The Keller Citizens Academy met for two hours each week for nine consecutive weeks, usually at Town Hall but sometimes at other locations around Keller. Class time consisted of power point presentations, activities and, sometimes, field trips. (Field trips were a class favorite.) Weeks were divided into topics when individual department heads and staff would discuss their roles within the city. Interesting games, role-playing and experiences like a 60-foot trip up in the fire department bucket truck helped the group build camaraderie and develop friendships.
“I was impressed with all of the city staffers who took part in the program,” Kim Segel says. “They are what made the program such a success.” Having participated in a similar class in another city, Segel says, “There was very little in this program that indicated to me it was the inaugural Citizen’s Academy class. It was a great way to learn more about the new area I now call home.”
“City staff did an outstanding job in putting together the presentations,” Osgood says. “I was pleased that we were able to speak informally with various members of the city staff and truly enjoyed that extra bonus.”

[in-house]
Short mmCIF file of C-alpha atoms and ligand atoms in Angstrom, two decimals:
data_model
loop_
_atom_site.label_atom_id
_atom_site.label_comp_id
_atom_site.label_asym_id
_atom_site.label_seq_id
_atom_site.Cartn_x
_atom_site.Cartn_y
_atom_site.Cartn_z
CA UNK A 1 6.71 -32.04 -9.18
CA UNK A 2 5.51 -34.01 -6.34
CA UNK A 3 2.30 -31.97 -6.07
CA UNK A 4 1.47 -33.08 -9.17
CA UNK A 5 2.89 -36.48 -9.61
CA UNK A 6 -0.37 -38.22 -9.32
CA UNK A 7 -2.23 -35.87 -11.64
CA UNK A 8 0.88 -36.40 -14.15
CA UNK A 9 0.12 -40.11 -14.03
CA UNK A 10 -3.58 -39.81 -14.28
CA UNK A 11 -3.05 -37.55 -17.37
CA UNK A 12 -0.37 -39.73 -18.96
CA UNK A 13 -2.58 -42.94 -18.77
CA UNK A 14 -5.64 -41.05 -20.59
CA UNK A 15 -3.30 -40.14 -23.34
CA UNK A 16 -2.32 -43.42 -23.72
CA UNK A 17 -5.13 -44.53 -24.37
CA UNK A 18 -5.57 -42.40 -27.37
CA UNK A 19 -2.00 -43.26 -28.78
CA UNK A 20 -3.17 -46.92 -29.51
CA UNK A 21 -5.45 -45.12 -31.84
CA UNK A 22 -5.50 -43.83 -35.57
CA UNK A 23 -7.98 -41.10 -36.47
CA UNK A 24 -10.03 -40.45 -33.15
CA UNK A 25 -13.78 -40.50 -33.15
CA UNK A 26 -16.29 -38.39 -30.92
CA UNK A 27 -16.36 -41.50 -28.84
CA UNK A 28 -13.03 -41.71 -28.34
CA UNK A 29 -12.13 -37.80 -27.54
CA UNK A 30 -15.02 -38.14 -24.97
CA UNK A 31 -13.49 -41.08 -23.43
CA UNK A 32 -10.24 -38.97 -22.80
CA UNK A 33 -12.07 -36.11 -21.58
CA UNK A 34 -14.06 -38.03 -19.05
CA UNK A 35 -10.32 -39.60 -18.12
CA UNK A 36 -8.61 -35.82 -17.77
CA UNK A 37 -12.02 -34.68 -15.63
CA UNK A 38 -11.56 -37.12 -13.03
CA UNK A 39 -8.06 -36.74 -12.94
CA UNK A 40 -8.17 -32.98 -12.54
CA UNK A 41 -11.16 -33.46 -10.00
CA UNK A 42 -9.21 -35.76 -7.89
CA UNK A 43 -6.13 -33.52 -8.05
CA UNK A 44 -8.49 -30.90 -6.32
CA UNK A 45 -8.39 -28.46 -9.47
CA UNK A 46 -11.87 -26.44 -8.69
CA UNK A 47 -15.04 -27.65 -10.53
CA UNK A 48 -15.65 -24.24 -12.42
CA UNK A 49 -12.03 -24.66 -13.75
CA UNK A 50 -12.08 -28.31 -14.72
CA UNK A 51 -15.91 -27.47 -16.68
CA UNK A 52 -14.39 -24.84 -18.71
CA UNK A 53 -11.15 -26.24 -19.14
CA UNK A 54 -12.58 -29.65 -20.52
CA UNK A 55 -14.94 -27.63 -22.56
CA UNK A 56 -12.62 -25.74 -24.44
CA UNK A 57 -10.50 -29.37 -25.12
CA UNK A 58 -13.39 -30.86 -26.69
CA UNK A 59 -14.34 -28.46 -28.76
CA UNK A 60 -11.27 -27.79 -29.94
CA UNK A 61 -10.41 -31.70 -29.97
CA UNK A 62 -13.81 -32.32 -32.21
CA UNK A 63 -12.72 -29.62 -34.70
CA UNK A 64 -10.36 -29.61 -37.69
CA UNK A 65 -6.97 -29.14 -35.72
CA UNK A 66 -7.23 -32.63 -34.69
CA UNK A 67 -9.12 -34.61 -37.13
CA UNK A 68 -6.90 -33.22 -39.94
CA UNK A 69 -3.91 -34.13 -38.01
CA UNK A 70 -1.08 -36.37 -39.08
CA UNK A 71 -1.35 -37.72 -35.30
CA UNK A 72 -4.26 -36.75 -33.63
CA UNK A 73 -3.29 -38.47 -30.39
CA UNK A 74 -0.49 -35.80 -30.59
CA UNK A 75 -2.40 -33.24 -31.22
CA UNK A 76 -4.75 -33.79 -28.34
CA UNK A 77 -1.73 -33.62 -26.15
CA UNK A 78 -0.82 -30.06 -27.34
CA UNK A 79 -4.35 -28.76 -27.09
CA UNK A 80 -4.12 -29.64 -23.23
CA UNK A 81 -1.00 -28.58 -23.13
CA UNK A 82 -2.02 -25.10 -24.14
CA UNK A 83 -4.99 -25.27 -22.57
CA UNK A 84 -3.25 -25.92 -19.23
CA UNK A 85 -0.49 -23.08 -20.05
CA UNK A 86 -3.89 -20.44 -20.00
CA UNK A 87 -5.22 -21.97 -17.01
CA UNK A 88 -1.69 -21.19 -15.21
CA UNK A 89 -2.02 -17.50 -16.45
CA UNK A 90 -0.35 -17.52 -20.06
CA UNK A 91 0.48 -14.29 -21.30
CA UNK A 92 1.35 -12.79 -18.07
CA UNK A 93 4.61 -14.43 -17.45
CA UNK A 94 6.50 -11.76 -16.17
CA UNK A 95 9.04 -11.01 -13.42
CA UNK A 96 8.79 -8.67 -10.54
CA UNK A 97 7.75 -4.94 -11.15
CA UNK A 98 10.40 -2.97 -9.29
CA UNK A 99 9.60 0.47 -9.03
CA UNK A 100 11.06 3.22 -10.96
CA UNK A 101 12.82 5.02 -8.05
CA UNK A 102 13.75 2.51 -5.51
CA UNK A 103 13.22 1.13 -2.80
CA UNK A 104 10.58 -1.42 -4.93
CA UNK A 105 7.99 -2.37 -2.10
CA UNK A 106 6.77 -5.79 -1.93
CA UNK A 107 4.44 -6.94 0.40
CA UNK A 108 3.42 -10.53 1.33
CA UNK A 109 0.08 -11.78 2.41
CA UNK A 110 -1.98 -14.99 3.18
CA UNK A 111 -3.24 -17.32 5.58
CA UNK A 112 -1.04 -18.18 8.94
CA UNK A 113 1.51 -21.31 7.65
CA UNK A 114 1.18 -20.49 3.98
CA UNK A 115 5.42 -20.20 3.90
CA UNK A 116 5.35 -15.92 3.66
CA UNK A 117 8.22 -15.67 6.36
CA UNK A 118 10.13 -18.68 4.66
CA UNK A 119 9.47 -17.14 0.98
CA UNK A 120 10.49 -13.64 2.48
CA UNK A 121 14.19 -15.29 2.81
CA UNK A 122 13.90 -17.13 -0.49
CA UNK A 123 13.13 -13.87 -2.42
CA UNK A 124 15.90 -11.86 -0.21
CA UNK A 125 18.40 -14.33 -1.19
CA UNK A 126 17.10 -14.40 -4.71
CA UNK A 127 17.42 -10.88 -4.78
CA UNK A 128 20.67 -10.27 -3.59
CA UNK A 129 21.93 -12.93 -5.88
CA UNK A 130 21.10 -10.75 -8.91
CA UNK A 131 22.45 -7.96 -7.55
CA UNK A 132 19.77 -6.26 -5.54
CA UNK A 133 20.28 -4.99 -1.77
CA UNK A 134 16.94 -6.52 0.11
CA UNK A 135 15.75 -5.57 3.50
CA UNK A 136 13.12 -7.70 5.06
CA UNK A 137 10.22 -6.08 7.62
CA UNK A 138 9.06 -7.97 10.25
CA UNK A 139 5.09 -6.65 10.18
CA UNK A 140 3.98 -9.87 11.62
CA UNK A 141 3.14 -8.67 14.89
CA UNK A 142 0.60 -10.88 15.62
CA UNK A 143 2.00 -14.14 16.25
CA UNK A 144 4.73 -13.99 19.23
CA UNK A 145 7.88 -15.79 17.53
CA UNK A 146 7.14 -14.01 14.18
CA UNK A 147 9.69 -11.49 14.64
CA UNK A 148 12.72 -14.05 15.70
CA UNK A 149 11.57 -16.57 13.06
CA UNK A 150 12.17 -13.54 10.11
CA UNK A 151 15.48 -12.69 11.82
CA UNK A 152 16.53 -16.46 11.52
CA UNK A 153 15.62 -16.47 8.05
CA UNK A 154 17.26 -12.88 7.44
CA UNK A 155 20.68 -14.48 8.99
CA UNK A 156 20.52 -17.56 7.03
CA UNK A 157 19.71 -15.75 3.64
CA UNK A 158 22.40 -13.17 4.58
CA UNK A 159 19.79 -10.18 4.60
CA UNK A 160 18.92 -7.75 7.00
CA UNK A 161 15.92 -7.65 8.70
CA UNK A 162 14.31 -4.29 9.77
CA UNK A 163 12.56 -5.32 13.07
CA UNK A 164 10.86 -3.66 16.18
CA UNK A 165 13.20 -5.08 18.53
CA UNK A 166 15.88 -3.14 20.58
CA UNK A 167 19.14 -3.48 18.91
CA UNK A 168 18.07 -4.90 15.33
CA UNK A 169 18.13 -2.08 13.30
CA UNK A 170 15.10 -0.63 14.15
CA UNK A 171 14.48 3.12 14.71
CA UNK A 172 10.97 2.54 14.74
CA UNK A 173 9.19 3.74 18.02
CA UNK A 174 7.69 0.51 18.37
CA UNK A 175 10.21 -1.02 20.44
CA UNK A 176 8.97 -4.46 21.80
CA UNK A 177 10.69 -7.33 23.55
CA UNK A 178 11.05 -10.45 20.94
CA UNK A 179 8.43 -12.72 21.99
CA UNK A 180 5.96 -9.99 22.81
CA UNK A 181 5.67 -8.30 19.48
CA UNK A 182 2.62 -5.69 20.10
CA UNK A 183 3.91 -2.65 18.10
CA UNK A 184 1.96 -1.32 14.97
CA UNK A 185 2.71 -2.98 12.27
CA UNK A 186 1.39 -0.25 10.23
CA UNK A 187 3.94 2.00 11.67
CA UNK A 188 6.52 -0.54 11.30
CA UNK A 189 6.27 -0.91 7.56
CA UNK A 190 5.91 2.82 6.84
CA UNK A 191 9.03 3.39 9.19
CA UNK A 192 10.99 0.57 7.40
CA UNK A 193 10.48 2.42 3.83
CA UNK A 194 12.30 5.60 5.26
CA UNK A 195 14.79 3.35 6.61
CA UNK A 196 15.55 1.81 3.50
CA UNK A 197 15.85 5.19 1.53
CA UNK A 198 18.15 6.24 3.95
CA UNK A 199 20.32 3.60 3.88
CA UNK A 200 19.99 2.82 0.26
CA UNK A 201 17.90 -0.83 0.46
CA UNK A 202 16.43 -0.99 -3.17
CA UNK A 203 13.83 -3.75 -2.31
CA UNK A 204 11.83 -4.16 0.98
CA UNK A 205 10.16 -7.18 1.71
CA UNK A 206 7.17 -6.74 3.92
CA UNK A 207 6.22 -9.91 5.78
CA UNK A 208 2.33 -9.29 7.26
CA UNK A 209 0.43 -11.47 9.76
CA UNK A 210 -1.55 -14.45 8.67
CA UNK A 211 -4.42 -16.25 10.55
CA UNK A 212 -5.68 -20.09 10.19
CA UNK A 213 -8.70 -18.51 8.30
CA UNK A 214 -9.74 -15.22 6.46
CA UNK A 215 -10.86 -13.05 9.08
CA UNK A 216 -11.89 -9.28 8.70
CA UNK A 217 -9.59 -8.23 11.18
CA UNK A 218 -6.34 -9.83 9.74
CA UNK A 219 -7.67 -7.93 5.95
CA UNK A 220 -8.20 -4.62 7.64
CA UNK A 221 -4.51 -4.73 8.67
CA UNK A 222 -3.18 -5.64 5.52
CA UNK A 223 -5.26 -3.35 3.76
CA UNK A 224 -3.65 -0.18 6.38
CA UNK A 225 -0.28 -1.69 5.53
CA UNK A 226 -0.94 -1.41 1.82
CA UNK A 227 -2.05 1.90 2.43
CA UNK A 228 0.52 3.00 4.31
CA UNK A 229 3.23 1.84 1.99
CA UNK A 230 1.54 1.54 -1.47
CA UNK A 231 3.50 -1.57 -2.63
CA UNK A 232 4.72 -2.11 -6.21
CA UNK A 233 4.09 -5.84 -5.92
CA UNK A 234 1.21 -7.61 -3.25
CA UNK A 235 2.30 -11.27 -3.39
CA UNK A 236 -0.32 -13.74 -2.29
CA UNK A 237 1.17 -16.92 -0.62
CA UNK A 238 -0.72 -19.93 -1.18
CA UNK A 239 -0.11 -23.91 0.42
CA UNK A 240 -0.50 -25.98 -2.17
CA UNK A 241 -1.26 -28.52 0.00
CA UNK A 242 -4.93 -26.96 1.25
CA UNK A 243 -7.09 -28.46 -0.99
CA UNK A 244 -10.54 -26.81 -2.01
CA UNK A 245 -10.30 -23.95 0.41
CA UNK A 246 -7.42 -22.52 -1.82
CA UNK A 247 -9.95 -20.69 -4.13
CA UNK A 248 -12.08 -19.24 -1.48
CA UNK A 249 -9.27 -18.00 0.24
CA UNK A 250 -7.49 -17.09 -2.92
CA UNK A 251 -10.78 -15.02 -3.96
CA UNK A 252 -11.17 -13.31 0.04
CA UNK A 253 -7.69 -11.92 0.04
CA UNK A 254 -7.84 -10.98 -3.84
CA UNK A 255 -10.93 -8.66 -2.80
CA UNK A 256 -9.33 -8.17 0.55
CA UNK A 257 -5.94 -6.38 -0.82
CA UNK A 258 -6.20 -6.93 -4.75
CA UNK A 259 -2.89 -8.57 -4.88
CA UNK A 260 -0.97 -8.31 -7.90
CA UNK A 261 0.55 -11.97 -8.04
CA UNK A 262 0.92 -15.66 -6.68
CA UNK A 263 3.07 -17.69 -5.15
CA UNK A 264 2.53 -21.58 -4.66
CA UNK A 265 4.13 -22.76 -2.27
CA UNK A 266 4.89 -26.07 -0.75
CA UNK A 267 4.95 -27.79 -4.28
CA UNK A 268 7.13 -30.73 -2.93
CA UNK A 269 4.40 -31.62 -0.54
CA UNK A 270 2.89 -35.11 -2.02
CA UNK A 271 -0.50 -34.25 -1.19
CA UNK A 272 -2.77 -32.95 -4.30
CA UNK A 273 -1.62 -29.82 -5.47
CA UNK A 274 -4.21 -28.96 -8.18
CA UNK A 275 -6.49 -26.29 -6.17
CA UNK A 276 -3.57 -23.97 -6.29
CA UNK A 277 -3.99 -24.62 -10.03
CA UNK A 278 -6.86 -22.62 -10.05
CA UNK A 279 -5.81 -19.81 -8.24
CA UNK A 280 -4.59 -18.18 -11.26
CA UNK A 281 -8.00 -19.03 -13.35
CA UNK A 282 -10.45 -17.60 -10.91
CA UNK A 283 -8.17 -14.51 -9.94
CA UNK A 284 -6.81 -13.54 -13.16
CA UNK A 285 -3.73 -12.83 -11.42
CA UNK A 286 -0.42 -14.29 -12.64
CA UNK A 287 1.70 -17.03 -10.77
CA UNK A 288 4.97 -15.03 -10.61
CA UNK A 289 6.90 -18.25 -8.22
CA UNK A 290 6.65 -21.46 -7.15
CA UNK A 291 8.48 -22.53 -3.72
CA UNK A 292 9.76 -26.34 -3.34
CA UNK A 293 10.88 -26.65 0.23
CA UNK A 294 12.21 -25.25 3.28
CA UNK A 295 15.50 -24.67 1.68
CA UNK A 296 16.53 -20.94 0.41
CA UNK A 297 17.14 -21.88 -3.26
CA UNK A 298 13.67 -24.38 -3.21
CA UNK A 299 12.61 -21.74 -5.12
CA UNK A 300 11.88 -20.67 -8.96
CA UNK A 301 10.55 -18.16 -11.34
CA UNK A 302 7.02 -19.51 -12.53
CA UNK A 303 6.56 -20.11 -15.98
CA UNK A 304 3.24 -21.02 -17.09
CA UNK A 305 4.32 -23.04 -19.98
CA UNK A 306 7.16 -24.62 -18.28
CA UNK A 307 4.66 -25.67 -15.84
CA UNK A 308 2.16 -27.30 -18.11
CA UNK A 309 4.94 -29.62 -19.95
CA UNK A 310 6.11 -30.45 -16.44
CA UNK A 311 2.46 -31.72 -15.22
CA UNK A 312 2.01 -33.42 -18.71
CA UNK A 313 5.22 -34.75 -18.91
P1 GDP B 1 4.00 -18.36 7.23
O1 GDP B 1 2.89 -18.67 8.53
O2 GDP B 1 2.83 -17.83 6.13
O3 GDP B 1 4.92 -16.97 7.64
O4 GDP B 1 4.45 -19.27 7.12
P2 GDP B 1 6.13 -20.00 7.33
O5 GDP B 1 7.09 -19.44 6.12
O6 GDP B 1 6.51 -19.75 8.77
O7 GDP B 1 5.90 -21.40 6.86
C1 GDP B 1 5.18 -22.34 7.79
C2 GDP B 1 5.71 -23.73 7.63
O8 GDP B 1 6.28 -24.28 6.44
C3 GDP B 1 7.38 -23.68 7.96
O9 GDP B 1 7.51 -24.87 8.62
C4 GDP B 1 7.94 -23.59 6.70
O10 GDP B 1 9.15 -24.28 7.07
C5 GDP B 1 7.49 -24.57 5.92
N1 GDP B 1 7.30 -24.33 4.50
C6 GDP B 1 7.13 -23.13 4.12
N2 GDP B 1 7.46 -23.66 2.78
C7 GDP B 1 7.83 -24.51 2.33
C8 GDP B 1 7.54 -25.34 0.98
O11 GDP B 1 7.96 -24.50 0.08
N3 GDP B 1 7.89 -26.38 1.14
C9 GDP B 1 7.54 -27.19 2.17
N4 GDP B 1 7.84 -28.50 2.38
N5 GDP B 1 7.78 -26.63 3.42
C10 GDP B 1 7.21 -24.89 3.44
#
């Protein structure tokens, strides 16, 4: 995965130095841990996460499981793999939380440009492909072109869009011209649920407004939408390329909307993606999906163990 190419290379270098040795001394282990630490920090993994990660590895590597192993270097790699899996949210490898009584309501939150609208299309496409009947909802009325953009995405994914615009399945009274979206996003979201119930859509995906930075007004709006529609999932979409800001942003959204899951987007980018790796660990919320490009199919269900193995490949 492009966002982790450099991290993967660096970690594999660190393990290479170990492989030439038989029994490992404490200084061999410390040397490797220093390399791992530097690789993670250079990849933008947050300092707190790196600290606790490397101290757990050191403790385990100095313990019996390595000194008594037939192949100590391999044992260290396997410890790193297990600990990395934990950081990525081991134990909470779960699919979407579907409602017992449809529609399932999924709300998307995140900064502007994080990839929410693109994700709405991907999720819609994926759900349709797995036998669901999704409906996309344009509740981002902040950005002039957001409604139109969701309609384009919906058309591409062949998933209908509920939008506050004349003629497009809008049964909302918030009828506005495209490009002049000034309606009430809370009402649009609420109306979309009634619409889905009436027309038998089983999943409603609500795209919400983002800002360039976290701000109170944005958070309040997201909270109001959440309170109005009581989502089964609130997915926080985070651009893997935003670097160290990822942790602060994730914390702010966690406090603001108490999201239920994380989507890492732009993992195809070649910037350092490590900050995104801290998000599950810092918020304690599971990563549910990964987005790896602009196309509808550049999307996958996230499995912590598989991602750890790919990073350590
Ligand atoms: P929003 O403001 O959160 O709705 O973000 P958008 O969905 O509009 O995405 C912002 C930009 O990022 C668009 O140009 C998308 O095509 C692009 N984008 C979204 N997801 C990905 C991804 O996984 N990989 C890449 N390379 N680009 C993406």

Dr. Michael Nasra, principal of Keller High School, adds, “They were knowledgeable about the impact that they made in the city and articulated strengths and potential challenges that we face.”
“Listening to the city directors made me feel proud to live in Keller,” Miranda says. “I could sense that our city manager is very selective about who is hired to represent the various functions of our community. A common trait shared across all the city staffers is their passion for their city functions and their genuine desire to provide the best value in each city service. I felt energized about Keller after every session.”
Member and long-time resident Justin McMurry thinks the interaction between attendees was a big asset to the success of the class. “I know there were plenty of questions and comments by others that I would never have thought to ask, and I hope that the others feel the same way about at least some of mine.” McMurry visits the city’s website and other communications outlets regularly, but feels KCA provided much more information than any other outlet could.